Why aren't we getting inflight internet?

You can get receive and send emails aboard almost any US domestic airliner for as little as $US1.95 for 15 minutes.

The competition is fierce and no-one appears to be making money out of the service. The takeup rate is also miniscule, with just four per cent of flyers reportedly using it.

But airborne wi-fi was demanded mainly by business flyers, so it was provided.

Internationally, demand is also there, especially among business flyers, so leading airlines, like Singapore Airlines and Emirates, have jumped on board as the technology has become available, with rates starting at $US7.50 for basic access. Among the international carriers flying here, Cathay Pacific has promised a service and Qatar Airways has it aboard its new Boeing 787s, which begin flying to Perth this month.

But using a foreign airline is the only way you can now access inflight internet in Australian skies following Qantas’s decision to abandon its trial aboard A380s from Sydney and Melbourne to Singapore and London and, in the other direction, to Los Angeles.

Qantas said fewer than five per cent of passengers had accessed the serviced during the trial, according with international experience.

But the airline has decided it isn’t worth the hundreds of thousands of dollars per aircraft it must spend to provide the service.

"Naturally, the costs associated with offering a reliable internet connection in-flight are significantly higher than on the ground, particularly when you are flying over vast expanses of ocean and can't connect to ground towers," a Qantas spokesman told Fairfax.

The airline points out most of its A380 flights are overnight services and the vast majority of its customers prefer to sleep.

Qantas charged between $12.90 and $39.90 for its data packages in the trial – significantly more than the competition.

The airline says it is now concentrating on upgrading wi-fi access for its customers on the ground. Several months ago, the airline introduced free wi-fi access at its terminals in Melbourne, Sydney, Brisbane and Perth.

Qantas’s new international partner, Emirates, has introduced the same technology on its A380 superjumbos with rates starting at $US7.50 for customers using five megabytes of data on their own mobile phones.

Virgin Australia’s partner Singapore Airlines (SIA) starting rates are also cheaper than Qantas’s at $US10 for 10 megabytes.

For the past two decades, Emirates and SIA have always been at the forefront in introducing the latest in-flight gadgets and it has paid off, particularly in Australia.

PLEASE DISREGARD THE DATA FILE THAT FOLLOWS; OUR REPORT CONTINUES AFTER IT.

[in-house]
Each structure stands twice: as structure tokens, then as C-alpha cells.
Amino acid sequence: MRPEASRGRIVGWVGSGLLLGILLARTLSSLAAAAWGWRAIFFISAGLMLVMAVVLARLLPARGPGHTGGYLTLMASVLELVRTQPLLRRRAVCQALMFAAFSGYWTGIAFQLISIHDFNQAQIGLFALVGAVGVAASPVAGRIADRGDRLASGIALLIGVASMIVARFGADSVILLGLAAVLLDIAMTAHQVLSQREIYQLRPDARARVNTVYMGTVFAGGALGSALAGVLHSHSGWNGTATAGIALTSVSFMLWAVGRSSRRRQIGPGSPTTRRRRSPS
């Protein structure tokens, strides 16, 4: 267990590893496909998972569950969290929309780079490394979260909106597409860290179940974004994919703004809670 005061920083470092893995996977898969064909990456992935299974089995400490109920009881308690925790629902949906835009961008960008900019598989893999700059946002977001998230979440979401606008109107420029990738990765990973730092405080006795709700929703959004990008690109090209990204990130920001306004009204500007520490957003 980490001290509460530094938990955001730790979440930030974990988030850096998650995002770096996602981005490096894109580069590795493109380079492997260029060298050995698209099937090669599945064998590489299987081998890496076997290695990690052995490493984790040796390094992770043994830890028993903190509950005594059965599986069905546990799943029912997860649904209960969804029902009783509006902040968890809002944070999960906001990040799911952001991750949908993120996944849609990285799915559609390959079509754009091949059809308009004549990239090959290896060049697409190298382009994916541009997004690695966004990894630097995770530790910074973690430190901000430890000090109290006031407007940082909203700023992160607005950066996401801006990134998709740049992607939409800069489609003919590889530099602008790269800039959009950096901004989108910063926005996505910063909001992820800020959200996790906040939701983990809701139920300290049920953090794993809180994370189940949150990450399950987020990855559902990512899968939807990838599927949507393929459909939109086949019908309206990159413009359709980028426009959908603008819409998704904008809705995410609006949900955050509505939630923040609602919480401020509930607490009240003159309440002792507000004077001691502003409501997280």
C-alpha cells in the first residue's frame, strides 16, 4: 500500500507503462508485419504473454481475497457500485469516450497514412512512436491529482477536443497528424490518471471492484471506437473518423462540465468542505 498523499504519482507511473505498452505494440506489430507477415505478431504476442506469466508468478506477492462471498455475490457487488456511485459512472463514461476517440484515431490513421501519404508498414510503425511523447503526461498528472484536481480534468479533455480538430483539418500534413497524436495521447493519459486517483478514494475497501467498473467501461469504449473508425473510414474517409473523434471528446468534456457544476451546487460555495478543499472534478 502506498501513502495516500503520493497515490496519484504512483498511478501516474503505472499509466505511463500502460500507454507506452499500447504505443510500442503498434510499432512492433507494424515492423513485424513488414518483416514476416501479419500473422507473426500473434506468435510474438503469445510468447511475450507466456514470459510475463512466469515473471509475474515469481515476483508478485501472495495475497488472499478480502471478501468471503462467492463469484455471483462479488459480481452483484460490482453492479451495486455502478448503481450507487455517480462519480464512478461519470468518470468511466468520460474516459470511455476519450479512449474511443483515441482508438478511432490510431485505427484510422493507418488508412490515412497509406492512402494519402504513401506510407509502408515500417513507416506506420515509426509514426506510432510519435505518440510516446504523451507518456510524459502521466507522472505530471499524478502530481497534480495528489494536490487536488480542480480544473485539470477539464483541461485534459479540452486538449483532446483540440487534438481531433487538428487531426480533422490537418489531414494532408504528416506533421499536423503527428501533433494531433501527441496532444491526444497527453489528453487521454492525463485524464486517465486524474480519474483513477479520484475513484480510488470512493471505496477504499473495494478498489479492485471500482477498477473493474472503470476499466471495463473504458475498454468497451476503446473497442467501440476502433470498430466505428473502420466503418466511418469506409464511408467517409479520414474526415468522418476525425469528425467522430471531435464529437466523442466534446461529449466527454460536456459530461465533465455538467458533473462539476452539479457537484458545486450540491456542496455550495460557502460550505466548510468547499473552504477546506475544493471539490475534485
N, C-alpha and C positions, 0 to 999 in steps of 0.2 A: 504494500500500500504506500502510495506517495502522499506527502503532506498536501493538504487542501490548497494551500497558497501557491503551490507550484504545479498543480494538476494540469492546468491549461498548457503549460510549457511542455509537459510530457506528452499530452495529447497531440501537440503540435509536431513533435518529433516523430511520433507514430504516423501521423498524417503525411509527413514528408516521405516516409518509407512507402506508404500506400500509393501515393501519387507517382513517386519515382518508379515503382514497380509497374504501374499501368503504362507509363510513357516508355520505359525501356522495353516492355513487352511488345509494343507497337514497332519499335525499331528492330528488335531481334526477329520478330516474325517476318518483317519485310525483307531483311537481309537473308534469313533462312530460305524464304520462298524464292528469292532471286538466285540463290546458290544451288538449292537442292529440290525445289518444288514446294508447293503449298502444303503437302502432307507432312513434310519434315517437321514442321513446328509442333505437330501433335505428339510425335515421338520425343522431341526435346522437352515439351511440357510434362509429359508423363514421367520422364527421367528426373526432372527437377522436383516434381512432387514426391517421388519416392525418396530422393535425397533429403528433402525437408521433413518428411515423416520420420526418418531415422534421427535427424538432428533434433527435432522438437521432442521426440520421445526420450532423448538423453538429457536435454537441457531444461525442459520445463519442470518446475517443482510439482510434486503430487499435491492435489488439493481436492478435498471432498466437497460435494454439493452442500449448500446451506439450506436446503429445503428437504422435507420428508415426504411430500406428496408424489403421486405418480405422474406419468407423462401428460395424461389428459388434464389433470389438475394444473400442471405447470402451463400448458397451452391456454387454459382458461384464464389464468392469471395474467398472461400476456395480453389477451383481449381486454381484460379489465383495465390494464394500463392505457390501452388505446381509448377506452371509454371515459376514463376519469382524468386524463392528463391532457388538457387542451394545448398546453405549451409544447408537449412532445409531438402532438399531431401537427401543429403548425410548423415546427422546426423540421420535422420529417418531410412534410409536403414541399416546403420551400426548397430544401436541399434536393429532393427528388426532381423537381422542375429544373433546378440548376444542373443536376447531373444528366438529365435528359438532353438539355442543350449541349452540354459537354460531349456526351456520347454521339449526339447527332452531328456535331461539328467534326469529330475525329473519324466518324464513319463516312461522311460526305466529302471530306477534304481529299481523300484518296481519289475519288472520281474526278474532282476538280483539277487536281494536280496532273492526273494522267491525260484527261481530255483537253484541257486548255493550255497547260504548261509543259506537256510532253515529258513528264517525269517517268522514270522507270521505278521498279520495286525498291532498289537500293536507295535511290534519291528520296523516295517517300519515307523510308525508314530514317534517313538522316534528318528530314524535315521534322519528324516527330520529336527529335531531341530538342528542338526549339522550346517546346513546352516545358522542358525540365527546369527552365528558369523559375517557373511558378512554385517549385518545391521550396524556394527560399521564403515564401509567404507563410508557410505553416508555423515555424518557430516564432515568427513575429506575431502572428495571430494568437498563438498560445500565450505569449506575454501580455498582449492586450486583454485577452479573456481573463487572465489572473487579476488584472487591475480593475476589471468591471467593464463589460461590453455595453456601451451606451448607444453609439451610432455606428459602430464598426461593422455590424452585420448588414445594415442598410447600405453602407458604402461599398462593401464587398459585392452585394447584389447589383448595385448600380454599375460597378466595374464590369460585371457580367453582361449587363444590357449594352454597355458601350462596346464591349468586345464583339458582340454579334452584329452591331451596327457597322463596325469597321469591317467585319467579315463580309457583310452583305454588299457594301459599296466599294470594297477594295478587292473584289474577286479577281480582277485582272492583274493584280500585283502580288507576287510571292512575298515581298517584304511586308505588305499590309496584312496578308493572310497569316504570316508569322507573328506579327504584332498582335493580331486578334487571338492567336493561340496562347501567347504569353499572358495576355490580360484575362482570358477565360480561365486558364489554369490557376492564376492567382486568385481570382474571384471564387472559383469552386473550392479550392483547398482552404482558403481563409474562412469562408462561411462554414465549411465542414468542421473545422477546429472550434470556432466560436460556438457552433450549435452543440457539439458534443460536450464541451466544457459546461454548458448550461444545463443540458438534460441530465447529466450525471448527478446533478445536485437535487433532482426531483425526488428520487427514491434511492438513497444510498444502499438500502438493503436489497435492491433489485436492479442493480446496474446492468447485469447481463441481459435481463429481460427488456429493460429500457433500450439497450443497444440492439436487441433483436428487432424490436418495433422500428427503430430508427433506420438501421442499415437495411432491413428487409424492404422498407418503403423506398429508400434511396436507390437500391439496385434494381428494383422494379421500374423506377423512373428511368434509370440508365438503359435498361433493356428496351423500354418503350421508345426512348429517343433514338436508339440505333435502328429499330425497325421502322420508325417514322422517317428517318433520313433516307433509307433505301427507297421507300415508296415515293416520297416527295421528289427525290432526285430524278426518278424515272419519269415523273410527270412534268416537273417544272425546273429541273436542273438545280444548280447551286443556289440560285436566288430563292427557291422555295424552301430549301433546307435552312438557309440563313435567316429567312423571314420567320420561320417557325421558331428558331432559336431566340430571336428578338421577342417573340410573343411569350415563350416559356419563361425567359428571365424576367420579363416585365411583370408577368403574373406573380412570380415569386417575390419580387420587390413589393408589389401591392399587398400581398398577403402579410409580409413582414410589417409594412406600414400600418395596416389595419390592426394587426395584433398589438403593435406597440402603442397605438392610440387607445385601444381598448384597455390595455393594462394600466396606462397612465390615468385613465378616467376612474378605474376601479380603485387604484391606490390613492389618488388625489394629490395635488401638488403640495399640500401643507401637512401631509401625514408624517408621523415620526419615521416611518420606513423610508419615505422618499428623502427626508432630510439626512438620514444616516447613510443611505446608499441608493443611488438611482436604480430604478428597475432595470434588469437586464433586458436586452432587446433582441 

Emirates began its global marketing campaign two decades ago with the promise of video in every seat. Similarly, SIA gambled on new inflight entertainment (IFE) systems long before they were a proven product.

In the 1990s, IFE systems were full of wires that ran hot, sucked up a huge amount of the available onboard power – apart from anything, just to cool them down. And they were always breaking down; unserviceable IFE become the bane of of the lives of both airlines and their customers.

Qantas was one of the Western airlines that stood back and waited for the technology to become reliable before adopting it – and there’s no doubt who won that battle.

Emirates now has rights to operate more than 20 services a day to Australia and the Australasian region (Australia and New Zealand) now accounts for about a third of its global revenue.

Qantas appears to have made a sound commercial decision about the commercial potential of onboard wi-fi. It’s apparent that it’s never going to be a money-spinner – or at least it won’t be for some time until the cost of the technology comes down.

But it appears it has also given its key competitors another advantage with which to chip away at Qantas’s international market share on services to and from Australia.

Meanwhile, inside Australia, neither Qantas or Virgin Australia appear the least bit interested in providing wi-fi on domestic flights. Both are putting more effort into introducing onboard wi-fi designed just to run IFE applications without the telecommunications applications.

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